Family ministry is not a series of activities. Family-equipping ministry in particular flows out of an identity that begins in the homes of ministry leaders. But this doesn’t mean that equipping families should become the identity that drives our ministry. Jesus alone is our identity, and his gospel is our story. Anything more or less is idolatry.
This gospel-centered identity calls us to see every person as an orphan because of humanity’s fall and as a potential brother or sister because of Christ’s redemption. That is, at least in part, why Jesus blessed children indiscriminately and called his people to care for “the least of these.” That’s why Jesus called for outcasts to be invited to a banquet where they knew they didn’t belong (Matt. 19:13–15; 25:31–46; Luke 14:12–24). Jesus saw every person’s deepest need in the shadow of the fall and every person’s grandest possibility in the light of the gospel. The essence of family-equipping ministry is the implementation of this gospel-centered identity first in our homes and then beyond our homes. The gospel is to be rehearsed in our homes and reinforced in our churches so that it can be revealed with integrity to the world.
Particularly for the ministry leader, the home is a divinely designed context for rehearsing the gospel. The Christian household is, in the words of Martin Luther, “a school for character”—but this school, like every other school, is a temporary training ground, not the final goal. Because the home is not the final goal, family ministry remains incomplete until it results in the proclamation of the gospel beyond our families. Family ministry that never reaches beyond our households is like a regimen of spring training that never results in a real baseball game.
The problem for a significant proportion of pastors and ministry leaders is that they see their churches and even their communities in light of people’s need for the gospel, but they fail to see their own families from this same perspective. They see the needs of those who are far, but they don’t see the same needs in those who are nearest to them.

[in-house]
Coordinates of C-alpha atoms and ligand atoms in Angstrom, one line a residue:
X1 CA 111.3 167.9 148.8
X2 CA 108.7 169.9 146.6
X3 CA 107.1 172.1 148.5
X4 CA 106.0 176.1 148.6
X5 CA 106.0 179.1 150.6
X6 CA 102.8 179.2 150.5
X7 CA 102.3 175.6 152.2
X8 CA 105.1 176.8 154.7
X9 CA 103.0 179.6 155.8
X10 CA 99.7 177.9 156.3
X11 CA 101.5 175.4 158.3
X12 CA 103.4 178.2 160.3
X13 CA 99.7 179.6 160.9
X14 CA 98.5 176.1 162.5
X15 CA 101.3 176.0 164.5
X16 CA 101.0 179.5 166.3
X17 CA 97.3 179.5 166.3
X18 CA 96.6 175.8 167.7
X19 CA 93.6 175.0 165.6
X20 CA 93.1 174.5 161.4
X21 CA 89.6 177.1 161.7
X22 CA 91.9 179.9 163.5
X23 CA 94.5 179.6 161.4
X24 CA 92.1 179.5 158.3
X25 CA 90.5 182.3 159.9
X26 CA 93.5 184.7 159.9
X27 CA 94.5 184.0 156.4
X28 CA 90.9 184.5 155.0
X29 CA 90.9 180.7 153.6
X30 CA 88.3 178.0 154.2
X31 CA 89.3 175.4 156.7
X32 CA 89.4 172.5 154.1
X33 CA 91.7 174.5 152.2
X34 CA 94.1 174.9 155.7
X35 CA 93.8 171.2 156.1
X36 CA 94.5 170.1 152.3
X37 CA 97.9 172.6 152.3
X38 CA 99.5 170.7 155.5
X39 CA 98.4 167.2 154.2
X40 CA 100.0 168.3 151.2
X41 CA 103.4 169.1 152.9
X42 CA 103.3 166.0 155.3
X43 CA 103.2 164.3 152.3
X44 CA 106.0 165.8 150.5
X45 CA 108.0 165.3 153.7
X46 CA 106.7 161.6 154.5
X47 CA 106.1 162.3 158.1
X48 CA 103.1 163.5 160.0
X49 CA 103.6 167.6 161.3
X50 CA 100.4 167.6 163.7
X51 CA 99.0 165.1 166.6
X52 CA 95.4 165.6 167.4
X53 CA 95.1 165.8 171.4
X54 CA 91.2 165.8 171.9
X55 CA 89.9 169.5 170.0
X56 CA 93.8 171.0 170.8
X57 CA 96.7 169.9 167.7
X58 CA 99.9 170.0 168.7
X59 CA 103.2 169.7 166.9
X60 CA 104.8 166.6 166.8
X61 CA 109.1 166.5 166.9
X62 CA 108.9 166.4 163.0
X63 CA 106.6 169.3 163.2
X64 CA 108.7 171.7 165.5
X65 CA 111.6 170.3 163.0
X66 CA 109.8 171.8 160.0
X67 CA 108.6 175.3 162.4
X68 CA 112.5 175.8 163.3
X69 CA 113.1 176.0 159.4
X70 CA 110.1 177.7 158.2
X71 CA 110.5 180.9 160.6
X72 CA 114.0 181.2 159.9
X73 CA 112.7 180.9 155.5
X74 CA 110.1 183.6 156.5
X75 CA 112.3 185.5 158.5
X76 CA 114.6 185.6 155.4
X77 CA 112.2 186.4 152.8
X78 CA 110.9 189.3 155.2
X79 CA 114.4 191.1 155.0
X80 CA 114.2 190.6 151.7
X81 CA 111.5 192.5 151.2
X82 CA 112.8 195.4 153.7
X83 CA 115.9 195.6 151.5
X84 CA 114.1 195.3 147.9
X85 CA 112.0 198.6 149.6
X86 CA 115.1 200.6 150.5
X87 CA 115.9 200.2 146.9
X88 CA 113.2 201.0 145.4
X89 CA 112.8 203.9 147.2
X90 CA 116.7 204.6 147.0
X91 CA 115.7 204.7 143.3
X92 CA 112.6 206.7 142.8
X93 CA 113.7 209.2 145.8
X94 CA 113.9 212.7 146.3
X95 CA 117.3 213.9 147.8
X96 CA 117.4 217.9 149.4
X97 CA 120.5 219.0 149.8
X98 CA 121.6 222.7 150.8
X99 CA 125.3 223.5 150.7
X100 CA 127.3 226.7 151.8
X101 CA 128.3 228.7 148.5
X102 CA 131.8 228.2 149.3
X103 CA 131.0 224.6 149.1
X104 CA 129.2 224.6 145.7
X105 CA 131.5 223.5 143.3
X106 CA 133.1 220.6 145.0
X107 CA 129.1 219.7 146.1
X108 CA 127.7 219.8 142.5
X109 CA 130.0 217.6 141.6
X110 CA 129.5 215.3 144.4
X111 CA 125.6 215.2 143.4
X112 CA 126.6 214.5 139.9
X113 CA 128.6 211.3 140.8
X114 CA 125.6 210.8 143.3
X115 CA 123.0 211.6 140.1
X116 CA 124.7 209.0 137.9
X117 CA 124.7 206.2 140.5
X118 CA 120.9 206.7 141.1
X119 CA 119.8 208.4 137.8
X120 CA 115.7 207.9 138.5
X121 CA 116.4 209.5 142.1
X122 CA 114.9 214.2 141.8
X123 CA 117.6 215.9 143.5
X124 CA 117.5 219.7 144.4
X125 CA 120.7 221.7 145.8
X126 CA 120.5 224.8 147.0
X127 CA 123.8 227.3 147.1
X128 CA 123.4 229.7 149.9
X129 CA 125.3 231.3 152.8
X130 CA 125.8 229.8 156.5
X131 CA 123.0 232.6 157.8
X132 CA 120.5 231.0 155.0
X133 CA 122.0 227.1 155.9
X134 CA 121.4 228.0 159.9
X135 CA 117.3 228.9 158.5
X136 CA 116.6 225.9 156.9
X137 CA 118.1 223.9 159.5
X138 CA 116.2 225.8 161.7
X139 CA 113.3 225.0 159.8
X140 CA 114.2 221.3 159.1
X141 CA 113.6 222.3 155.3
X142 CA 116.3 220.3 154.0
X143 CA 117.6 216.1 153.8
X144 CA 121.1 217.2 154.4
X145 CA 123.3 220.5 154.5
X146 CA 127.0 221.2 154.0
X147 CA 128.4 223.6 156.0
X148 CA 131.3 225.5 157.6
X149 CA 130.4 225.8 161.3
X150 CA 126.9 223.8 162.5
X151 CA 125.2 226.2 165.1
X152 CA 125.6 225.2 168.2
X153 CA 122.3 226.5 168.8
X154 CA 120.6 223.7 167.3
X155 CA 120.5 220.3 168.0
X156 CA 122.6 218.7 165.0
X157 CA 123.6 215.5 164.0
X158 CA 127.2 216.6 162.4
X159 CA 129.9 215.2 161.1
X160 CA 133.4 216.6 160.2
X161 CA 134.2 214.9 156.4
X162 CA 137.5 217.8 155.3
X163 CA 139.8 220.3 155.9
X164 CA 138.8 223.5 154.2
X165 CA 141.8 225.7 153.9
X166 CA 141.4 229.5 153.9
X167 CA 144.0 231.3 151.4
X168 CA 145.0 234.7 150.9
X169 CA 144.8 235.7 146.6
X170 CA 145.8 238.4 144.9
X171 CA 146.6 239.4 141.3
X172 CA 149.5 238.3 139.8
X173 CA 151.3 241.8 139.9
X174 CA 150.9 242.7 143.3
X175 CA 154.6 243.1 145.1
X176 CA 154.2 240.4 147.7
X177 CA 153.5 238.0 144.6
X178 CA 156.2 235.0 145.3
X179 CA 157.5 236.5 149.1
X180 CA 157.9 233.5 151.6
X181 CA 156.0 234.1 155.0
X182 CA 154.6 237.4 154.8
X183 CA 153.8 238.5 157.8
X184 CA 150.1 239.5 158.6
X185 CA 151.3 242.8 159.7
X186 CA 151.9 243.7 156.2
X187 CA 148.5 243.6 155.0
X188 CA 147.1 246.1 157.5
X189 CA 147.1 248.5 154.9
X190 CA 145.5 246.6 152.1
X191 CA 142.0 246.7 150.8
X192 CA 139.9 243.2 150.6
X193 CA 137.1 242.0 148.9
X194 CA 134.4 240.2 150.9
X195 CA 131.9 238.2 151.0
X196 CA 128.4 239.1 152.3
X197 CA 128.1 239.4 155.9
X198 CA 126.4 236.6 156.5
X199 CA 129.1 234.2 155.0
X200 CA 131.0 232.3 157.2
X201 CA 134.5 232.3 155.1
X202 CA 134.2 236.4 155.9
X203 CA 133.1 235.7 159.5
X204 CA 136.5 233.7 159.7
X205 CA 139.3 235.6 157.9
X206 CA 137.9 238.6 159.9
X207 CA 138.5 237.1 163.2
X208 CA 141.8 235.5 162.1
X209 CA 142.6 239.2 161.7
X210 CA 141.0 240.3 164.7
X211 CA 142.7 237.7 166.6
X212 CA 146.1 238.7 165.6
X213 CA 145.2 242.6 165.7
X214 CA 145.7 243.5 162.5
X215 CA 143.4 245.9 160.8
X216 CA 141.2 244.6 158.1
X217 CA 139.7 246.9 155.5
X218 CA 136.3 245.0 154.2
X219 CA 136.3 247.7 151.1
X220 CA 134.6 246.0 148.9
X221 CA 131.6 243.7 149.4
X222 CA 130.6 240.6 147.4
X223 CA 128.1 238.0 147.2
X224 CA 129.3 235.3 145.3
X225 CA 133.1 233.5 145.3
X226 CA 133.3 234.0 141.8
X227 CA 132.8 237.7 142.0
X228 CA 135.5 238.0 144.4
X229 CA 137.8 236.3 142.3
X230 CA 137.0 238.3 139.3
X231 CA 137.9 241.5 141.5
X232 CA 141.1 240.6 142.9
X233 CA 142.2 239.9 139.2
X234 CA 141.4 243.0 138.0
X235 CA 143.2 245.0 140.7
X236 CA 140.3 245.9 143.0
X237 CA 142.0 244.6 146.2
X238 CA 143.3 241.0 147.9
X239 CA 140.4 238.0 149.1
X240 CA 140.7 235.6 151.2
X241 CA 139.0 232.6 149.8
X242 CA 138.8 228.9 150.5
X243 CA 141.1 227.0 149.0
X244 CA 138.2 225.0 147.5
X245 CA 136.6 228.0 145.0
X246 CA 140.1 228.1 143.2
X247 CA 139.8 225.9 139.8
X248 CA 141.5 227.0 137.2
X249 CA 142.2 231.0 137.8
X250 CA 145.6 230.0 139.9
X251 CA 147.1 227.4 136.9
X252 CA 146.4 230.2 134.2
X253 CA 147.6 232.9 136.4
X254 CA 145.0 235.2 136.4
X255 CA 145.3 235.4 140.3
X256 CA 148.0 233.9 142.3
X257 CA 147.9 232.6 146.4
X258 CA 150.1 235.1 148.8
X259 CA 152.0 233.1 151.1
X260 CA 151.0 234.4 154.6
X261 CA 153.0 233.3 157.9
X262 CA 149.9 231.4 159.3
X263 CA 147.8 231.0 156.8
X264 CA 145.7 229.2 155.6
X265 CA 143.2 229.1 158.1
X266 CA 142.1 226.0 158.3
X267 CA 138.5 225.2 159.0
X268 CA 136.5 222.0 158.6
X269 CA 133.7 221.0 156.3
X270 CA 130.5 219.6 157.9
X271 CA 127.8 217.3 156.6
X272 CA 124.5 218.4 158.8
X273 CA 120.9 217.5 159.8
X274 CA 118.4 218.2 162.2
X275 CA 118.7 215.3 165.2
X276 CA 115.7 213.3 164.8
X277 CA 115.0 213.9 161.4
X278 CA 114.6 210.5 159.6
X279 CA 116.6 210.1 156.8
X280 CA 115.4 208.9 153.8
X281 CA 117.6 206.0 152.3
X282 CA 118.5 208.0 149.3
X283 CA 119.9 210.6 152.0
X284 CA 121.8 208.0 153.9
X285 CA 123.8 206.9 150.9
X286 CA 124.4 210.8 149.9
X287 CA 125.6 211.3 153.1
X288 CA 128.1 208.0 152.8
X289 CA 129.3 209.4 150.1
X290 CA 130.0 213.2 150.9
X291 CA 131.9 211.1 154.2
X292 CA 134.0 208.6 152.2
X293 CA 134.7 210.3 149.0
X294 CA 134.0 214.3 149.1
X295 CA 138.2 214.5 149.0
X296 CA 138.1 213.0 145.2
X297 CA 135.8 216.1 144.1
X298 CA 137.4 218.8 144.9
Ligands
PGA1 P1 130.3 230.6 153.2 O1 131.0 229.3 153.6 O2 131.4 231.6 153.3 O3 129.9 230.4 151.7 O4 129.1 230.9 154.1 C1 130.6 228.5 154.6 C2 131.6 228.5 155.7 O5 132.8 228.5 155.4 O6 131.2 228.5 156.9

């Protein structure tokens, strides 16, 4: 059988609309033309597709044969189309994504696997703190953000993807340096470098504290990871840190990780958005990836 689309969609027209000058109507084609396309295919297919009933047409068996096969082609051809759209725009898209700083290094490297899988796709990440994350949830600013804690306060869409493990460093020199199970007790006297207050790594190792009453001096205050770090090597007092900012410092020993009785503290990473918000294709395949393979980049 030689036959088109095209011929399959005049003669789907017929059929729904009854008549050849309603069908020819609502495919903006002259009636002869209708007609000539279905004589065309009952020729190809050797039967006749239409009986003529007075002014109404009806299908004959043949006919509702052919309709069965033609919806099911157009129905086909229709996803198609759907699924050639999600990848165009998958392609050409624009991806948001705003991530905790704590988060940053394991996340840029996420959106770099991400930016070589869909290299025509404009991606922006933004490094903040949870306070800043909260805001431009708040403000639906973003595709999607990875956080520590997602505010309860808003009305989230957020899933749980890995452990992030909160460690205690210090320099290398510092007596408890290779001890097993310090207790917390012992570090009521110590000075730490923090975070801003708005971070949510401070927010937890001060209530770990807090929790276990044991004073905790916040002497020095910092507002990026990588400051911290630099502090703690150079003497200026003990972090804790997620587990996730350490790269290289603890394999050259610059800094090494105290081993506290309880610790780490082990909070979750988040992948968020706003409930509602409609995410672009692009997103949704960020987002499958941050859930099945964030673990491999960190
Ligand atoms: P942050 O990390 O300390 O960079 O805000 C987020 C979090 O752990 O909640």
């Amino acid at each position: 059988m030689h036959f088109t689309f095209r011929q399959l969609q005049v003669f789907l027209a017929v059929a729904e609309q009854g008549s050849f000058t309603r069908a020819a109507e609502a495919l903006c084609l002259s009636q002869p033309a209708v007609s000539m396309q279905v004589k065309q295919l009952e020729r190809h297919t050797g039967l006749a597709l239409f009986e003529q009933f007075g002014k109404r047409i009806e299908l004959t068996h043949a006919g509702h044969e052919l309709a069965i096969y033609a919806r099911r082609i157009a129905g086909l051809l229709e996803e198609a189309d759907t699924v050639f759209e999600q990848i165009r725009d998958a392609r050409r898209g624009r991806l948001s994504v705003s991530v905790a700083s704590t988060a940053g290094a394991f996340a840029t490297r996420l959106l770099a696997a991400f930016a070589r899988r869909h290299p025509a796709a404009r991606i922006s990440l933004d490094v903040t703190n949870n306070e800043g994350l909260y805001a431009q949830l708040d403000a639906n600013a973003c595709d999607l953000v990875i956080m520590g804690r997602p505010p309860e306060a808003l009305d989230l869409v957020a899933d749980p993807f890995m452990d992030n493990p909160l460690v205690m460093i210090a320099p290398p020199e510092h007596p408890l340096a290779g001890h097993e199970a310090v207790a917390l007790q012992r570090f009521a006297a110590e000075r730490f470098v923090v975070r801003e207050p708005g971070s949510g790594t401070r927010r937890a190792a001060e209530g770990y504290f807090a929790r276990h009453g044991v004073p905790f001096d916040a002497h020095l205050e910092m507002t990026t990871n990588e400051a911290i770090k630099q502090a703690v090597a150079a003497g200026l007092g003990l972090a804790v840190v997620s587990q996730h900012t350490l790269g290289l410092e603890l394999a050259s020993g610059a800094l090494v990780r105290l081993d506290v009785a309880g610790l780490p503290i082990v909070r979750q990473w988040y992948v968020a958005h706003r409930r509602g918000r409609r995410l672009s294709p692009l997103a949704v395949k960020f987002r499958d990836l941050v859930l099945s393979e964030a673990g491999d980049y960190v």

The student minister spends six months mapping out every detail of a weeklong youth camp. The volunteer in middle-school ministry meets early every Monday morning to pray with a half-dozen sixth-graders about their week at school. The pastor is present at every community outreach event, and everyone praises his clear vision for the church’s future. Yet the student minister can’t seem to carve out a half-hour each week to talk with his family about living in light of the gospel. The middle-school prayer leader hasn’t prayed with her husband in more than a decade. And, outside of keeping the children in church and hoping none of them does anything that causes a public scandal, neither the pastor nor the pastor’s spouse has any clear vision for his children’s spiritual formation.
In most cases, the root of these patterns is not deliberate rebellion against God. It is a misplaced perspective that fails to see the home as the ministry leader’s first context for ministry. As a result, ministry leaders try to do ministry in their churches and communities without first becoming ministers in their own households.
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